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The Daily Wildcat

 

    Campus Creatives: Patrick Baliani

    Valentina Martinelli/ Arizona Daily Wildcat

UA English Professor Patrick Baliani talks about the difficulties of translating in his office on Tuesday April 25, 2011. Baliani translated the Decameron for the Rouge Theatre.
    Valentina Martinelli
    Valentina Martinelli/ Arizona Daily Wildcat UA English Professor Patrick Baliani talks about the difficulties of translating in his office on Tuesday April 25, 2011. Baliani translated the Decameron for the Rouge Theatre.

    The “”Decameron,”” debuting at the Rogue Theatre this weekend, takes place in Italy in 1348. But to Patrick Baliani, the translator and playwright, it might as well be set in 2008.

    “”You’ll see that despite 650 years of change, we still have our basic desires, our need for each other, our insecurities, our prejudices, our longings, our fears and our hopes and dreams,”” Baliani said. “”Not much has changed.””

    Two years ago on December 8, the English lecturer received an email from the play’s soon-to-be director Joe McGrath about “”The Pot of Basil,”” one of more than 100 novellas contained in Giovanni Boccaccio’s oft-referenced “”Decameron.””

    “”Chaucer, Shakespeare, everyone took from the ‘Decameron,'”” Baliani said.

    The professor balances his schedule between theater endeavors and grading papers for beginning English classes by waking up at 4:30 every morning to write.

    It took him two years of this effort and continuous revisions — including a half-page ax to part of his original script earlier this week — to finish what he calls an exhaustive translation and reformatting of the script. Baliani’s final product takes 10 stories from the “”Decameron,”” translated by the professor from Italian into English, and weaves them into a cohesive script. Wildlife chatted about the play with Baliani in his office earlier this week.

    What’s your experience with translating plays?

    I’ve done quite a bit, as translation goes. I’ve translated a couple of stories and one major play. Then I did “”Six Characters In Search of an Author”” years ago and then once again for the Rogue. Actually, I’m the only person I know who has translated it twice. I didn’t even look back at the old translation. If it’s new, I redo it.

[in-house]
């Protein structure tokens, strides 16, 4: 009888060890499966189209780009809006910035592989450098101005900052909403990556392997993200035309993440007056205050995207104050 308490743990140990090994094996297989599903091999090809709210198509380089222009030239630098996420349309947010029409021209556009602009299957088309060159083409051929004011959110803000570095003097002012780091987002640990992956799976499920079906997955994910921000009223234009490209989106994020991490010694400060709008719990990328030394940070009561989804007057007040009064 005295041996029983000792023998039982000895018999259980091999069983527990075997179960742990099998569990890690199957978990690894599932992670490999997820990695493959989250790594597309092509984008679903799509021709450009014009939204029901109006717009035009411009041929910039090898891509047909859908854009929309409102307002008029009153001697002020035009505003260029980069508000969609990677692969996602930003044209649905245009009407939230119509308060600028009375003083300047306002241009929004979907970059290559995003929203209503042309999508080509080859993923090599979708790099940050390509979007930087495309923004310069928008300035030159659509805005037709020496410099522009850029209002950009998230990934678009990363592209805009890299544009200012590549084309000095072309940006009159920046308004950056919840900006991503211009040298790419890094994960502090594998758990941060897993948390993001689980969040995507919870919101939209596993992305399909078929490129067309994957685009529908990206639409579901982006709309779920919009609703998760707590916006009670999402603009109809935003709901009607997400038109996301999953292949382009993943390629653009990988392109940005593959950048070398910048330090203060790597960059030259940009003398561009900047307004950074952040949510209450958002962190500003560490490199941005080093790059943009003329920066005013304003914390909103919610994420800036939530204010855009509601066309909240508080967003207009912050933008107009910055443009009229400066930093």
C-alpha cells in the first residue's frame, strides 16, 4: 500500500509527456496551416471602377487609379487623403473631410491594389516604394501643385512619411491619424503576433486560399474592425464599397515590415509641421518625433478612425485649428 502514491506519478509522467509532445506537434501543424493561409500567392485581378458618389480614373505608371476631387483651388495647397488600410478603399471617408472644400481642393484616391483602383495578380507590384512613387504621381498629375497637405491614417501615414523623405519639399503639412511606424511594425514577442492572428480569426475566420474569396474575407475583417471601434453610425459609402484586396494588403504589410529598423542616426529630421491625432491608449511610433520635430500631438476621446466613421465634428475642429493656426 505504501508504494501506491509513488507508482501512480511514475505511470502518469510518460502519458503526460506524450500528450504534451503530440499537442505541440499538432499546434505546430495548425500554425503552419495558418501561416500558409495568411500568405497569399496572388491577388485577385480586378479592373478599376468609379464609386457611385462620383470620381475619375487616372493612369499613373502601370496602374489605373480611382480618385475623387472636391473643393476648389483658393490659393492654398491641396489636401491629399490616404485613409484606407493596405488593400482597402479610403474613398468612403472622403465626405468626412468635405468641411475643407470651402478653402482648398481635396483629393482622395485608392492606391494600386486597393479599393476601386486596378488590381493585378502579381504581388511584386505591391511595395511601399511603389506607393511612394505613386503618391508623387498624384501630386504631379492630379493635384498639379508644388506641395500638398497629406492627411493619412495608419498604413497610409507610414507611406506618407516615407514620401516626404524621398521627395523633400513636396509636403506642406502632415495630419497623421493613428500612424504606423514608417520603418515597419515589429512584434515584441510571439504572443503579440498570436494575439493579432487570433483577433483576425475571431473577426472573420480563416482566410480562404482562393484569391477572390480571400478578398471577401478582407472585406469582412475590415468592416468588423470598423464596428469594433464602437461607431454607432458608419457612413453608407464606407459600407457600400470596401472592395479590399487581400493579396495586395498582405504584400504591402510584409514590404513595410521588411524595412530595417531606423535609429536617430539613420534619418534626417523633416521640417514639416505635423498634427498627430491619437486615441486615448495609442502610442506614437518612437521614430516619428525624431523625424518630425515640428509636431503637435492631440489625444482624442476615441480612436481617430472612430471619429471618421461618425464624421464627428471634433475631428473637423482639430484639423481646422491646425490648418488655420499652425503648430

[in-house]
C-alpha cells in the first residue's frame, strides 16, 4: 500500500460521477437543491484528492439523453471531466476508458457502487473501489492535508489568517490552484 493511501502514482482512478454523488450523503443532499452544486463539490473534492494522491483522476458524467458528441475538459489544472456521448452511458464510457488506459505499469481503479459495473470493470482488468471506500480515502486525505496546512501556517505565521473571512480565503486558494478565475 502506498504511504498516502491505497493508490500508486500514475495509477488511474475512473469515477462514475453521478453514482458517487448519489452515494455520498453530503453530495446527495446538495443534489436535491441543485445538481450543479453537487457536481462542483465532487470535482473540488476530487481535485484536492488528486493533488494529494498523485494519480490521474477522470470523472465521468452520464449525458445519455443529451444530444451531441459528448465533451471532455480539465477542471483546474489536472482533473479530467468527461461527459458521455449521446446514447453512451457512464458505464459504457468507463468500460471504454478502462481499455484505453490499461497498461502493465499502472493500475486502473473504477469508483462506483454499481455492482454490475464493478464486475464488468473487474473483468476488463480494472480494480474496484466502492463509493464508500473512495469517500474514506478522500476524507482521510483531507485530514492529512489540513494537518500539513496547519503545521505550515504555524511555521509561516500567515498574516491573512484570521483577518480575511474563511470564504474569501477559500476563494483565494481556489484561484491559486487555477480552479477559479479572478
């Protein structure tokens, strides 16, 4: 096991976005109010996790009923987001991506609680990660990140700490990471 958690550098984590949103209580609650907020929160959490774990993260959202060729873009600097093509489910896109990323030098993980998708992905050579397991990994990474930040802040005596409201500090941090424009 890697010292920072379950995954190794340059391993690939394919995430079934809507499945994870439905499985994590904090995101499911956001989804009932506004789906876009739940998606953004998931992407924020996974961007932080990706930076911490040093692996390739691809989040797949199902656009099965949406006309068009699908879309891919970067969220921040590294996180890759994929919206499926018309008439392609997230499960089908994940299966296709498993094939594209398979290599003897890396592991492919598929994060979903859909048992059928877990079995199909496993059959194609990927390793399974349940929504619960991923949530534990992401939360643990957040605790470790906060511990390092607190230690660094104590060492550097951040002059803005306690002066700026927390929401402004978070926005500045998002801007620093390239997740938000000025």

To me, I’m not creating more work for myself — your tastes differ as you grow, your abilities morph. That’s what I love about theater, it is something new every night.

    So, how do you think your translation of the “”Decameron”” would change if you came back a decade later and translated it again?

    I would choose 10 new stories, to start, but what else would I change? When I go into rehearsal, sometimes I feel like I’ve written a tragedy. Sometimes when I go in, it feels like a farce. Sometimes it feels extreme on the burlesque level — balancing all of that would happen the next time. And I wrote this with the actors (at the Rogue) in mind. Given Joe (McGrath’s) strong guiding hand and the accomplished actors and knowing their strengths and particular ways they work, their forces shaped the play. That I would change 10 years from now, too.

    How does translating someone else’s work to fit a stage compare to writing your own words?

    When you’ve written a good page, you feel energized. When you’ve translated a good page, you feel exhausted. Writing is about freeing yourself. Translating, it’s a combination of freedom and binding, it’s exhausting really. That’s why I start at 4:30 a.m. It’s about, well, I won’t call it concentration … call it entering the realm of the work. It’s easier to do that when the other realms of your life haven’t opened.

    Is it hard to fit other endeavors in with your work at the UA?

    People always say there aren’t enough hours in the day. I’ve come to think that there are just enough. You just need to adjust yourself and live accordingly. It’s not that I have any more hours than anyone else, but I don’t have any less hours than anyone else. I just adjust.

    What should people be prepared for in this version of the Decameron?

    It’s only five blocks away. … It’s a cultural treasure, the Rogue Theatre. I encourage students to come out because there’s music and acting, it’s visual and aural, and that’s what young people are all about. Often we assume that theater is for another generation, but it’s 13th-century content performed by 21st-century artists. There’s mature content, people should know about that. But people asked me, “”How are you going to get away with this without an R-rating?”” and I say, “”Our culture is X-rated. This is nothing.”” People should just be prepared for fun.

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